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Stop med school GP 'banter' to boost recruitment, says RCGP

The RCGP and Royal College of Psychiatrists have teamed up to call for an end to stigmatising ‘banter’ in medical schools, which they claim is contributing to the shortfall of GPs and psychiatrists and stifling efforts to put mental and physical health on a par.

College chiefs Professor Maureen Baker and Professor Sir Simon Wessely warned the ‘systematic denigration’ of general practice and psychiatry is putting medical students off these specialties - and said all doctors should take a stand against it.

It comes as latest figures revealed only 100 extra GPs have joined the workforce over the past six months, despite Government aims to boost recruitment and retention of GPs, and the RCGP’s own efforts to raise the profile of general practice amongst students.

In an editorial published today in the British Journal of General Practice, Professor Baker and Sir Simon noted that recent research has shown general practice and psychiatry are the most derided specialties during medical school training, and that medical students are rejecting careers in each ‘because of the stigma attached to them’.

They said a 'hierarchy' that has developed across all medical schools ‘puts physical health over mental health, hospital care over community care, specialism over generalism, and "medical" specialties over "non-medical” ones’.

This also ‘perpetuates the view that hospital-based specialties offer more excitement, clinical challenge, and prestige’ than general practice, which is seen as a ‘back-up’ option, the College leaders argued.

And they warned the stigma around psychiatry – including throwaway comments referring to psychiatrists as ’pest controllers' – is hampering the drive to achieve parity of esteem between physical and mental health.

The editorial concluded: ‘The systematic denigration we are seeing in medical schools is founded on misperceptions that maintain a negative impression of both general practice and psychiatry, and a lack of respect for the importance of these specialties.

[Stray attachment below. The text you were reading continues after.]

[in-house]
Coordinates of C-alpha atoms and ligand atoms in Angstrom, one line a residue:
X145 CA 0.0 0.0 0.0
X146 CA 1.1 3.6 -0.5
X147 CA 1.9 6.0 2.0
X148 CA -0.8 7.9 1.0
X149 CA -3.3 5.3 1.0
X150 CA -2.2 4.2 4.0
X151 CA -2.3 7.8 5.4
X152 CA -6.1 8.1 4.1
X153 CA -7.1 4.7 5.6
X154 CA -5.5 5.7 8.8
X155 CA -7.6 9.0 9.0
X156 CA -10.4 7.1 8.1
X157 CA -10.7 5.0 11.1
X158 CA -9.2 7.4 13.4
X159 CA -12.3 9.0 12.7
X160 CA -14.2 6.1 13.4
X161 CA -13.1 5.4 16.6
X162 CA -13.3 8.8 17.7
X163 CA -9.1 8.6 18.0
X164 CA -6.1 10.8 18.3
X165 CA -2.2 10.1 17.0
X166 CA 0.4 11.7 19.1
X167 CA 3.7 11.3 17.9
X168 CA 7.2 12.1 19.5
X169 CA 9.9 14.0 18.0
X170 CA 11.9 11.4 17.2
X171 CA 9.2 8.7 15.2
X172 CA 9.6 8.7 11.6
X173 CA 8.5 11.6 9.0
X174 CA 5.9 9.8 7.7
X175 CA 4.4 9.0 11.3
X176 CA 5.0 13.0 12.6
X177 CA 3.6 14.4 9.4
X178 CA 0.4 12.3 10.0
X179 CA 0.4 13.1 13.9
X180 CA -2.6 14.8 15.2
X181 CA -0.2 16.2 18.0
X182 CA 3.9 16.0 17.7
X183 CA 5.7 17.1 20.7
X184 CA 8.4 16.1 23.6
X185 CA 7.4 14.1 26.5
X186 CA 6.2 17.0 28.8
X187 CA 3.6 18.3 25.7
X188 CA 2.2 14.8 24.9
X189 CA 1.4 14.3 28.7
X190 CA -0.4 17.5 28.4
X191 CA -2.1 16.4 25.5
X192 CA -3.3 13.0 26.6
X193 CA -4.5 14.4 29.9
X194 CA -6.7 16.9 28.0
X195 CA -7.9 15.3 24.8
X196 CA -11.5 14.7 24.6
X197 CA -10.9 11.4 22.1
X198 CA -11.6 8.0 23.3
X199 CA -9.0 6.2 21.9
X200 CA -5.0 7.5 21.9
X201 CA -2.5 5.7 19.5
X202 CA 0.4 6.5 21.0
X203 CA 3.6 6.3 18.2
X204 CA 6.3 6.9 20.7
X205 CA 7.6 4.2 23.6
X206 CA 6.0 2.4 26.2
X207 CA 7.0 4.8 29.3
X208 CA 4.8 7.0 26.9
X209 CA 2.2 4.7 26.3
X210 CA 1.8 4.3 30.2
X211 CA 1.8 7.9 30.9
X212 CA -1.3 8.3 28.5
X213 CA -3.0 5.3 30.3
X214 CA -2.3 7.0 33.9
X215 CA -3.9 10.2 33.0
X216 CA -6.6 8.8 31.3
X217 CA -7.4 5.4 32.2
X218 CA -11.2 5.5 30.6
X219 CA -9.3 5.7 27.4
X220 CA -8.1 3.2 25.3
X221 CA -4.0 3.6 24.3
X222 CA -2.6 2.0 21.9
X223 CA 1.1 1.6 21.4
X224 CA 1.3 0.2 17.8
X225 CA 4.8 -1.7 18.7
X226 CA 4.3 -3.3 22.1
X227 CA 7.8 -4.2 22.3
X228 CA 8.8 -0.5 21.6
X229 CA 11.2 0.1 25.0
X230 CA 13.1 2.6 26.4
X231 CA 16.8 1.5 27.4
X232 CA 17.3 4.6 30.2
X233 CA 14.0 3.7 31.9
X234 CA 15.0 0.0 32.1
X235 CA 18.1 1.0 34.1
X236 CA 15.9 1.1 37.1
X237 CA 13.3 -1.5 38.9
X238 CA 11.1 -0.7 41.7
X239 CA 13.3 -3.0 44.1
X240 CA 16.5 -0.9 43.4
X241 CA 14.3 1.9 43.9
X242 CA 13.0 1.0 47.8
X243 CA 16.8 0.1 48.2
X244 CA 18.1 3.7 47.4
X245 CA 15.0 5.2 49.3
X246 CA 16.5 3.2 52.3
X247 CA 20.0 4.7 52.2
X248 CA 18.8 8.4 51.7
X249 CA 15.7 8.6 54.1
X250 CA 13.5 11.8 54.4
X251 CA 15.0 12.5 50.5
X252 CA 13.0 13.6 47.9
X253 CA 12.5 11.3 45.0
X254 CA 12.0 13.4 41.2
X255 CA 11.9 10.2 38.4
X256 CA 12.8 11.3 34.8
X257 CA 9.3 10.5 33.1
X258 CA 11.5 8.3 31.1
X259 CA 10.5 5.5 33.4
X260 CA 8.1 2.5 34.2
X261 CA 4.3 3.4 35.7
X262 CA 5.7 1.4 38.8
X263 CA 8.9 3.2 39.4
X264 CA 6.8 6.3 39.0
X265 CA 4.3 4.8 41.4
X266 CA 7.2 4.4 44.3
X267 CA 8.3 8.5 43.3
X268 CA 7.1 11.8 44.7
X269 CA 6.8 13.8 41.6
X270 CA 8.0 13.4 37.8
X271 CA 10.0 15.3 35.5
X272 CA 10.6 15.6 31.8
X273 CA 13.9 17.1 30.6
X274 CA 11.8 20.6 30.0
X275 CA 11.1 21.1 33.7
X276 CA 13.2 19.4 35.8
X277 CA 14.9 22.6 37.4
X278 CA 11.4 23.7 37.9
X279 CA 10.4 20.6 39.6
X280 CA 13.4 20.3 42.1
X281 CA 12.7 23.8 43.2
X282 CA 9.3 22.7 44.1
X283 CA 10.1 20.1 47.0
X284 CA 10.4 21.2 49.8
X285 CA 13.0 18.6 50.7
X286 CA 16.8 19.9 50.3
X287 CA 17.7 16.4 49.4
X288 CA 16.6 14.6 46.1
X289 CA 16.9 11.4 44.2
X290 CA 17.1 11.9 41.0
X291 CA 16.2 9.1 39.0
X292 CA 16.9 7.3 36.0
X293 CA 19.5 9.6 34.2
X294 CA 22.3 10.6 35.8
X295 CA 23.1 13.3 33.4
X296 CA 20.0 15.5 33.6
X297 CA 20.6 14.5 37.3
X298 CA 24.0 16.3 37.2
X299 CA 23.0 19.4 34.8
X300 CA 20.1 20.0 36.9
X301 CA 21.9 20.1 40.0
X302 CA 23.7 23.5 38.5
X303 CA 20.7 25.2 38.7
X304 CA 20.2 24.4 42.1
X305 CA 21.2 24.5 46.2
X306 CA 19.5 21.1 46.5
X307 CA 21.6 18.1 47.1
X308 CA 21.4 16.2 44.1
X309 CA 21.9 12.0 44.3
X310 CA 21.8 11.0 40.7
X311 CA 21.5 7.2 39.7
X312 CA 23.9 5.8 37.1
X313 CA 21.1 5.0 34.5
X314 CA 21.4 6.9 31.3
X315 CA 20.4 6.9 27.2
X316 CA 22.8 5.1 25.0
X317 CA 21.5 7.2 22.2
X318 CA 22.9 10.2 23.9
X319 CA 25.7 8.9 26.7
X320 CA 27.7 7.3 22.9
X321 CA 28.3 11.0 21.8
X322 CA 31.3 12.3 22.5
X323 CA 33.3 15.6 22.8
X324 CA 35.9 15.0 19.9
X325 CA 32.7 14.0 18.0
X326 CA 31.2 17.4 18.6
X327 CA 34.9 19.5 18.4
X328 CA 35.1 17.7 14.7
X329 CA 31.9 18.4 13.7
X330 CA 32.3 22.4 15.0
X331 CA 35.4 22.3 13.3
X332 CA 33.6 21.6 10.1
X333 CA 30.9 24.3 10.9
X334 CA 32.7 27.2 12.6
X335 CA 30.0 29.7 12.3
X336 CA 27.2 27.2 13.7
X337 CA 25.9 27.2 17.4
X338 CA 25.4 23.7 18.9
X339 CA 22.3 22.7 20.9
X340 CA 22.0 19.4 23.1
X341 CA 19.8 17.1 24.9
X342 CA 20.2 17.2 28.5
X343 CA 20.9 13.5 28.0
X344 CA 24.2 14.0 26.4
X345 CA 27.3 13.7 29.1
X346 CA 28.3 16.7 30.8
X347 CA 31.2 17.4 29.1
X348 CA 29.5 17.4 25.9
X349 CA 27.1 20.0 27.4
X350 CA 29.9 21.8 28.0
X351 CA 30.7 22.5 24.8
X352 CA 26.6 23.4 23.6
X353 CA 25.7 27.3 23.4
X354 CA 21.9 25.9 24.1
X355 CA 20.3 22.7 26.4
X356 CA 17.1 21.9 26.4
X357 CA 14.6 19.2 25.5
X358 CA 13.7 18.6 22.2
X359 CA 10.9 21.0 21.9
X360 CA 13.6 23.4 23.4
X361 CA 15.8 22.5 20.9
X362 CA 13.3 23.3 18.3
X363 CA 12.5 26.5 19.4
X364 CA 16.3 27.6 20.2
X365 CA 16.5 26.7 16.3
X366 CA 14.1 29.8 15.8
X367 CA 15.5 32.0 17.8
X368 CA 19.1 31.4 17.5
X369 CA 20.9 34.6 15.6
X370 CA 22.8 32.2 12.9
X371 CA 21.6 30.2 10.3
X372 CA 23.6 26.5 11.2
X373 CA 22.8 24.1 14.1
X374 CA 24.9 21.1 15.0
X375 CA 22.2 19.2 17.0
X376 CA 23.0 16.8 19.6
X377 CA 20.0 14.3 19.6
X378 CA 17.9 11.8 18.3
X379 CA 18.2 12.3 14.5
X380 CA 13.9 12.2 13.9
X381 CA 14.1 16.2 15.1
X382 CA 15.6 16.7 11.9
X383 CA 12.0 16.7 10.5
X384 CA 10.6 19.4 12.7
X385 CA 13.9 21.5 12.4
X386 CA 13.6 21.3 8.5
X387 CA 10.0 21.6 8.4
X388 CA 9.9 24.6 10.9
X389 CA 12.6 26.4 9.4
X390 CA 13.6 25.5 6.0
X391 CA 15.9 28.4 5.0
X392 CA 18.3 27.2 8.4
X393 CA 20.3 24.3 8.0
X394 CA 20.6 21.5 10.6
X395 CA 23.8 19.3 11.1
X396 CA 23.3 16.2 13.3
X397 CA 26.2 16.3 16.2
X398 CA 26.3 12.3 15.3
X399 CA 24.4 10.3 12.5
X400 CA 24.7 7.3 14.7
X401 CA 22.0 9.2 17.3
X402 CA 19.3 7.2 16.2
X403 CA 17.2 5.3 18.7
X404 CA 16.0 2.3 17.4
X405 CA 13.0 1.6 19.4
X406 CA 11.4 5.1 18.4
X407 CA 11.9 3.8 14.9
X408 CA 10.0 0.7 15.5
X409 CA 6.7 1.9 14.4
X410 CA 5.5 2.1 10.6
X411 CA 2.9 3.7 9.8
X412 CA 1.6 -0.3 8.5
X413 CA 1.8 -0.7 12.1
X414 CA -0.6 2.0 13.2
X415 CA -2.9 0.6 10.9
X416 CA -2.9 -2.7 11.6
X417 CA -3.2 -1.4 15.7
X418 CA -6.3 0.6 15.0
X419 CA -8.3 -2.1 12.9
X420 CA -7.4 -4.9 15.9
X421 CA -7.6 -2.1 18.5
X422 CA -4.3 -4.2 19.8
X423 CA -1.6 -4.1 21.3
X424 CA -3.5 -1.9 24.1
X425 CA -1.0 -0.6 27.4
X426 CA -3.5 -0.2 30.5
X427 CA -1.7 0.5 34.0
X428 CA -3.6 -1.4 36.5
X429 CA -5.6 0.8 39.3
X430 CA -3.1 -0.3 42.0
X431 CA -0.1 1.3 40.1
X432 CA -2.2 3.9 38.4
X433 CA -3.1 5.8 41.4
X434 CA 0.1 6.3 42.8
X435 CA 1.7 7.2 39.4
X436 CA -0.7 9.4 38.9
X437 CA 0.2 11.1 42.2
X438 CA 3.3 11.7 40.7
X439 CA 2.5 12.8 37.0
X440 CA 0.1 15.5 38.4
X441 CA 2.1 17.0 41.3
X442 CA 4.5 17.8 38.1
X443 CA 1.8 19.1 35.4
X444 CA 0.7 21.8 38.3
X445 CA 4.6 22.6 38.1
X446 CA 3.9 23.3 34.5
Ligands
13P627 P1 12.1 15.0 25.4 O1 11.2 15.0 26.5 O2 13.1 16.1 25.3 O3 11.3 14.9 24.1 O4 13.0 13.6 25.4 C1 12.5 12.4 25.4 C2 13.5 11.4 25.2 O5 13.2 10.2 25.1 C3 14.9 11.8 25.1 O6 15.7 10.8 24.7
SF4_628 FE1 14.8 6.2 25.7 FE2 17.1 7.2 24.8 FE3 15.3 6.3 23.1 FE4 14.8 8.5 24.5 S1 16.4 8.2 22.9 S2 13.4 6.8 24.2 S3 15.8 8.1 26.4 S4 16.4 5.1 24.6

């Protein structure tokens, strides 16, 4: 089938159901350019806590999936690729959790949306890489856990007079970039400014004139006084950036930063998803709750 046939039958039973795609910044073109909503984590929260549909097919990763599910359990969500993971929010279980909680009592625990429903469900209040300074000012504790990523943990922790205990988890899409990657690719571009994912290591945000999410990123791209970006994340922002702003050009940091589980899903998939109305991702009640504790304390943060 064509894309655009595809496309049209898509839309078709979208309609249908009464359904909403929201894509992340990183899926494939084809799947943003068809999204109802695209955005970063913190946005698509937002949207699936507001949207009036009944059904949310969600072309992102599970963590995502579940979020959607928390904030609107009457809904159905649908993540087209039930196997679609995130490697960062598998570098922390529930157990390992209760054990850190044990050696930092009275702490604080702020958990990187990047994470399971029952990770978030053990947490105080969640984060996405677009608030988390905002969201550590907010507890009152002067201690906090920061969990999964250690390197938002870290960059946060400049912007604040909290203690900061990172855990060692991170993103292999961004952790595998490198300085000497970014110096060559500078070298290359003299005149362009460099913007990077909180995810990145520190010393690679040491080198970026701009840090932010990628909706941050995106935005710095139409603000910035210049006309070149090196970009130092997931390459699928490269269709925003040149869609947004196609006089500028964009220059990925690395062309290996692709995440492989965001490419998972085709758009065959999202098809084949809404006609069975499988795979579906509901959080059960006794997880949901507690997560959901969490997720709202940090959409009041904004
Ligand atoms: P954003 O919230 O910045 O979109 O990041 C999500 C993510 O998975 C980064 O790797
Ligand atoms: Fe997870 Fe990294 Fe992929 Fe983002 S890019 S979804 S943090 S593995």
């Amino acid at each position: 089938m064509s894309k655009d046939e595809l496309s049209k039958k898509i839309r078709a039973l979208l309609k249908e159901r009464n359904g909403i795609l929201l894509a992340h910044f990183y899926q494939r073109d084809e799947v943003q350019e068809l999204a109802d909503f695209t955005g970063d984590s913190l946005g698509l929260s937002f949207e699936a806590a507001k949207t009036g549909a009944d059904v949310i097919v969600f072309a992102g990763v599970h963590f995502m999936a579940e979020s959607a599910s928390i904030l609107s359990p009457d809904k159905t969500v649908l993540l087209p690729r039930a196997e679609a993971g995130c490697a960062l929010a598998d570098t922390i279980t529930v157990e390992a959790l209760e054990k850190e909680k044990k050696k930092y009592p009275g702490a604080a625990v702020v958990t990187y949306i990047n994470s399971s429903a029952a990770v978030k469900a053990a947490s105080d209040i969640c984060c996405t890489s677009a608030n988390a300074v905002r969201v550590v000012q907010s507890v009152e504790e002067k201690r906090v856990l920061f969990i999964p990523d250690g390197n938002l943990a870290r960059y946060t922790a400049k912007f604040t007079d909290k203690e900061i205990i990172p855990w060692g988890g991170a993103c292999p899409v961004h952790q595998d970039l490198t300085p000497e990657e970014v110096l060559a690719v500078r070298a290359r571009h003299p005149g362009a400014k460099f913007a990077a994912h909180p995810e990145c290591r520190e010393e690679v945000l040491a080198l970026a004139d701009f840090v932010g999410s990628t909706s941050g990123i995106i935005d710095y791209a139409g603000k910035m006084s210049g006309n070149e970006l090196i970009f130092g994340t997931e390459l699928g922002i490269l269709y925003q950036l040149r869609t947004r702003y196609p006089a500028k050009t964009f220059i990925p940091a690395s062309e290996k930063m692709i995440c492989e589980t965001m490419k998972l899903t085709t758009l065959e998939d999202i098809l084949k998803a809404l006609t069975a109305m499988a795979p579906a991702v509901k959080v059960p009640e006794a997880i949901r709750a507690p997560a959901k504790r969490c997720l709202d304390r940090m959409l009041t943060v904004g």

‘It is exacerbating a shortage of GPs and psychiatrists in the NHS, and directly contravenes efforts to achieve parity of esteem between physical and mental health, causing a negative impact on patient care.’

The RCPsych is already pushing a #banthebash campaign, to ‘address Badmouthing, Attitudes, and Stigmatising in Healthcare’, and Pulse understands the RCGP is in the process of developing a GP version of the campaign, with the help of members and medical students.

But Professor Baker and Sir Simon insisted their campaigns are not about ‘prohibition of banter’ but about ‘fostering respect between specialties and an understanding that the NHS is predicated on having sufficient numbers of all medical specialties, so that we can keep patients safe and well'.

Professor Baker, who has consistently complained about medical schools’ ‘toxic anti-GP culture’ during her time as chair, said it was ‘depressing’ how little attitudes had changed.

In a separate comment, she said it was ‘very concerning’ that ‘this “banter” is yet another barrier we are up against when trying to recruit enough GPs to ensure a safe and robust service for the future of patient care’.

She added: ‘It has to stop. The College is doing what we can to challenge misplaced and archaic stereotypes, and our Think GP campaign aims to show what a fantastic career choice general practice can be – but it’s clear that more needs to be done from within medical schools, and medicine as a whole.'

Br J Gen Pr 2016; available online 29 September

How medical school ‘banter’ is putting medical students off general practice

Professor Baker has previously raised the College’s concerns about the ‘toxic anti-GP’ culture with medical school leaders, and called on them to each individually tackle what she called ‘blatant bigotry’ against general practice.

But evidence of prejudice against general practice has continued to surface, with one medical school dean telling students they 'must work hard to avoid failing and becoming GPs'.

More recently the head of the RCGP in Wales claimed junior doctors were too scared to tell trainers they intended to go into general practice in case they were barred from experience on secondary care procedures or clinics, with NHS England primary care commissioning chief Dr David Geddes acknowledging the stigma around general practice.